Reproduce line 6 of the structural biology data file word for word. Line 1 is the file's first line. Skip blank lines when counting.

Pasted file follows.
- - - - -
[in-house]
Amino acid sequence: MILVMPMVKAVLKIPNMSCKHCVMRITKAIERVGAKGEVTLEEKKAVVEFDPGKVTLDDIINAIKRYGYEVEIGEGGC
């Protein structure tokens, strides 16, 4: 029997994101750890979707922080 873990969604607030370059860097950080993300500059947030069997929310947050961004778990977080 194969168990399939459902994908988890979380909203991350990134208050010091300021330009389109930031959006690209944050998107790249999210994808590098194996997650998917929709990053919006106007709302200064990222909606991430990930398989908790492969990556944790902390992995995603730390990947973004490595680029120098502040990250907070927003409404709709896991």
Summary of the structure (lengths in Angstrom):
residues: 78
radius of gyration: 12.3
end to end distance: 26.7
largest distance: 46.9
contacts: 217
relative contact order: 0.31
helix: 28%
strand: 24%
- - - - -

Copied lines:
radius of gyration: 12.3